Yesterday was Transgender Day of Visibility, an annual celebration of transgender, nonbinary, and other gender-variant persons and their contributions to society. While many usually highlight living transgender people on that day, the public still knows very little about historical gender-variance. Therefore, this week we will give tribute to a transgender American religious leader born in 1752 whose story of gender-nonconformity and prophethood gives much context to the Revolutionary Period of American history. It is a story about rejection, resurrection, and revolution: the story of the Public Universal Friend.
(A note about pronouns: contemporaries usually referred to the Public Universal Friend with masculine pronouns or avoided pronouns, opting to use “the Friend” or “P.U.F.” While the use of the pronouns “they/them” have been used informally to refer to singular persons for centuries, including in the time of Wilkinson/the Friend, it is only in recent years that the convention has begun to be formalized. For this piece, we will use feminine pronouns to refer to Jemima Wilkinson and modern gender-neutral pronouns for the Public Universal Friend, since followers considered the two to be distinct entities -- the former a woman, and the latter a genderless being.)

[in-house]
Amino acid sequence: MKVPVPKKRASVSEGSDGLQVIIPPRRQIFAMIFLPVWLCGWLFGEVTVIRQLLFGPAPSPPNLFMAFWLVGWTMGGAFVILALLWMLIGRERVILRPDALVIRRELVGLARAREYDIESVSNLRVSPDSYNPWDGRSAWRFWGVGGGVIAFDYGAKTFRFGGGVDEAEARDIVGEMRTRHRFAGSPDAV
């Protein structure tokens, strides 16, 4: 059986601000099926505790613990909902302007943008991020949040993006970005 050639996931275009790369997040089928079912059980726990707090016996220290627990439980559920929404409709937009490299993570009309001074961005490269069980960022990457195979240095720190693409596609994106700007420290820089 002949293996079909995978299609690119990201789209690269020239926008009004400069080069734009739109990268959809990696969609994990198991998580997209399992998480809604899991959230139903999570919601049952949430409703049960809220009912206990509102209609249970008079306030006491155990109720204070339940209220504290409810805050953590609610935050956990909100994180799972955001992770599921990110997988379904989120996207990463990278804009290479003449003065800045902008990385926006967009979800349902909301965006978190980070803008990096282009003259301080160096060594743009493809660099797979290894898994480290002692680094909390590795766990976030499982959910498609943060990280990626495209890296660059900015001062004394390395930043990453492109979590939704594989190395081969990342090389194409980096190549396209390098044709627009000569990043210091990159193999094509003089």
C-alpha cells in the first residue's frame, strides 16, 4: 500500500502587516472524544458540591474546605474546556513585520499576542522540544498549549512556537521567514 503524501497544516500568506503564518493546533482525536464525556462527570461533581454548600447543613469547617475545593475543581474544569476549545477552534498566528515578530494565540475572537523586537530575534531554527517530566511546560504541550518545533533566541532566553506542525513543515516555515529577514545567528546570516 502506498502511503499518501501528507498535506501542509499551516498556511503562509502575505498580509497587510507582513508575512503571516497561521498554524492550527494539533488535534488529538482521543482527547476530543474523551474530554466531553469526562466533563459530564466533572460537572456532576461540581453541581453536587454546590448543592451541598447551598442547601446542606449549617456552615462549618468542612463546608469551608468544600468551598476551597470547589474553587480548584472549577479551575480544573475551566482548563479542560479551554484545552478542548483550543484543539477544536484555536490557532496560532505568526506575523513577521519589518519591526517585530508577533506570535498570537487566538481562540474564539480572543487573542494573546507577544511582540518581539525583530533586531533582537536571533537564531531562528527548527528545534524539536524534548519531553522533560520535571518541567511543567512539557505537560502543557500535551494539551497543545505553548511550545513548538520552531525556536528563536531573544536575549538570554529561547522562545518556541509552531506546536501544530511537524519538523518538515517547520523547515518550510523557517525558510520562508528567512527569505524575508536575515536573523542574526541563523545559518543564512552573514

Assigned female at birth, Jemima Wilkinson grew up in the Quaker religious community of Rhode Island during a time of passionate spiritual revival and experimentation. With the Quaker community in her area increasingly insular and concerned with membership purity, Wilkinson began to explore other spiritual traditions and trends. By her early 20s, Wilkinson was starting to attend services of the New Light Baptists, a new religious sect inspired by the Great Awakening spiritual movement. The New Light Baptists rebelled against traditional sources of authority, including old church hierarchies and civil authorities, instead emphasizing the primacy of the Bible and the cultivation of a personal relationship with God through the Holy Spirit. In principle, Quaker theology also highly regarded the individual relationship with God and the importance of every person’s “inner light,” but the vigorous energy and excitement around the New Light services stood in stark contrast to the somber and stilted atmosphere of Quaker services of the time. This spiritual exploration and other behaviors deemed unacceptable resulted in Wilkinson and some of her other family members from being expelled from the Quaker community in 1776.